European countries fear that their “demographic winter” will grow icier still as a result of a slump in births linked to the pandemic and anguish over an uncertain future.
The fall has been particularly acute in southern Europe, raising concerns for health and pension systems that were already under pressure.
The figures emerging refute widespread claims in the European media that a baby boom would follow the lockdowns, on the basis that couples were forced to spend time together with limited leisure activities.
In practice, the opposite has happened, with couples postponing plans to have children amid anguish over an uncertain future.
In January in France — nine months after its first lockdown — the National Institute for Statistics and Economic Studies registered only 53,900 births, a fall of 13 per cent on the same period last year. The figure for December had been 7 per cent lower than a year earlier.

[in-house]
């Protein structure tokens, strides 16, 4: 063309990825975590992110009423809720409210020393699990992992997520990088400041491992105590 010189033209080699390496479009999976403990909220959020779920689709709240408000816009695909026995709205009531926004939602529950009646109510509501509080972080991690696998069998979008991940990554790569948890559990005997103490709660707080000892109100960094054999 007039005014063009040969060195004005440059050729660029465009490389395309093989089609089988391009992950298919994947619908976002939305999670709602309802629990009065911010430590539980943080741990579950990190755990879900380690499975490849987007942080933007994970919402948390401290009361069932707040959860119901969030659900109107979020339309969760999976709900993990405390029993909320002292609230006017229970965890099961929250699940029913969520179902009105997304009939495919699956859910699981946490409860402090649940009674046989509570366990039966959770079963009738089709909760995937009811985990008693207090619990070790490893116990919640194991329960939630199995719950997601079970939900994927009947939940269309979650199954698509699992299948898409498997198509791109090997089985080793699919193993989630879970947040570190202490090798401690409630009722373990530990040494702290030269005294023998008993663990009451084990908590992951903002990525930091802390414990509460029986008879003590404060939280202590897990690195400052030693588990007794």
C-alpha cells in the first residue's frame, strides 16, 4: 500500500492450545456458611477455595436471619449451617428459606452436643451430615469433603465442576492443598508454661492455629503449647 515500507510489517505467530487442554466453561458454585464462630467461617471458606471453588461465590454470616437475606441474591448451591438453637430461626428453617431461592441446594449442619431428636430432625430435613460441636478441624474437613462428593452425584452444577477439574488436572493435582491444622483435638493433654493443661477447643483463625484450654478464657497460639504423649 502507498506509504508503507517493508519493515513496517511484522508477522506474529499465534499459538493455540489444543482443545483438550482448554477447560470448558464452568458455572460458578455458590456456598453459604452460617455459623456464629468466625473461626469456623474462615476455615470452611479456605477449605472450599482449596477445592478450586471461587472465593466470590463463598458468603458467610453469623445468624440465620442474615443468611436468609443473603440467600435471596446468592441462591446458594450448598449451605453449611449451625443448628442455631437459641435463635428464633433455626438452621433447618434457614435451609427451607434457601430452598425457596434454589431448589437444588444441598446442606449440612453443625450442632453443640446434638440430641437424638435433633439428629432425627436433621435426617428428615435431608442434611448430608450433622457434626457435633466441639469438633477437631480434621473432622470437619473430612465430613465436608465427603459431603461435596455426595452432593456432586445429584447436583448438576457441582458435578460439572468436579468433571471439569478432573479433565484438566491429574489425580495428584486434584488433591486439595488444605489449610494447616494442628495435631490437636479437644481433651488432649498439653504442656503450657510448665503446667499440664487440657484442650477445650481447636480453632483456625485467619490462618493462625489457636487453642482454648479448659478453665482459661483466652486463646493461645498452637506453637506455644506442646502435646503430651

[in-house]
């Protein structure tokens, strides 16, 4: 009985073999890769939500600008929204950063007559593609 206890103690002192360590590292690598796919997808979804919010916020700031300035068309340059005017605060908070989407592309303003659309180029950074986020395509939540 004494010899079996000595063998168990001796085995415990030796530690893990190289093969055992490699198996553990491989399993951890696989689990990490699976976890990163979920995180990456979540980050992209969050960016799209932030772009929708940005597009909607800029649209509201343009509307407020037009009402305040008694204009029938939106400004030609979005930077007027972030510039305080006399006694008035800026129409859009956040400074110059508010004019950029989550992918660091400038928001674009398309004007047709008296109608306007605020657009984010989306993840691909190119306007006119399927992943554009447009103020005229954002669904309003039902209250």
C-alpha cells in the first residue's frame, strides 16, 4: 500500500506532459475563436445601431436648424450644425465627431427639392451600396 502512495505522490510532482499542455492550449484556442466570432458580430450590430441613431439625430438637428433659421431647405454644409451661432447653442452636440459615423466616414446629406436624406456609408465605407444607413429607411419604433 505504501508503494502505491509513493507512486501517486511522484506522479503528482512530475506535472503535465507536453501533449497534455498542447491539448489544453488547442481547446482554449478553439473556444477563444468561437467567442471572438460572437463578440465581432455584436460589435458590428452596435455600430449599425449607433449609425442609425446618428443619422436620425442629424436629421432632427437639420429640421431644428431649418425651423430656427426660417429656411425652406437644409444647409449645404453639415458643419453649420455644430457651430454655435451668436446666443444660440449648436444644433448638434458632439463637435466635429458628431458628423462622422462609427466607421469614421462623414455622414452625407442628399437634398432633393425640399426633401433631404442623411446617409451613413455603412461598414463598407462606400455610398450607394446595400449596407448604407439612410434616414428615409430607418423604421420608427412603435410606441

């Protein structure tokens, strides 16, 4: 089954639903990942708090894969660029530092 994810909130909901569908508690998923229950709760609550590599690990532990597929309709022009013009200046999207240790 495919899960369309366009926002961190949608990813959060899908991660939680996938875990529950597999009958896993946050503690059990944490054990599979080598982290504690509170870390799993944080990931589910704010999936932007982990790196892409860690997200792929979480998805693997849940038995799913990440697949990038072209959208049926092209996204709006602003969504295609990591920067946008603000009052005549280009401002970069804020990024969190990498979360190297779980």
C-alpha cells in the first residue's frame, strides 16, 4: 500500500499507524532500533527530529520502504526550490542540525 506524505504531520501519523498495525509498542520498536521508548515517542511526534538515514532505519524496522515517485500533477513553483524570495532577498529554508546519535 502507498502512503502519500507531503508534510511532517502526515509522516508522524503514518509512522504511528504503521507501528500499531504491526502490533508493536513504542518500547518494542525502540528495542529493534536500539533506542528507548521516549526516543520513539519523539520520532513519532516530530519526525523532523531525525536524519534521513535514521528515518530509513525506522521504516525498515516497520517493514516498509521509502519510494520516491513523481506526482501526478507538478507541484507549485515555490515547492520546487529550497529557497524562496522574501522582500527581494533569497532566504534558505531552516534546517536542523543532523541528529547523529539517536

Amina Yamgnane, a Parisian gynaecologist, said that she had noted much “back-peddling by women and by couples who said to themselves that they didn’t have the means to have a baby at the moment and to bring it up”.
Italy recorded a 21.6 per cent fall in births in its major cities in December compared with December 2019. ISTAT, the country’s statistical agency, said that the drop was comparable to that recorded nine months after the Chernobyl nuclear disaster in 1987.
With almost two thirds of babies born in wedlock in Italy — in France the proportion is one third — officials in Rome believe that the 50 per cent fall in marriages in 2020 will hit the birth rate.
The picture in Spain is similar, with a 20.4 per cent nationwide fall in births in December. The National Statistics Institute said that the 23,226 babies born in December was the lowest monthly number since it began registering births in 1941.
In Europe there are fears that the pandemic will accelerate a long-term trend that threatens to undermine the continent’s future.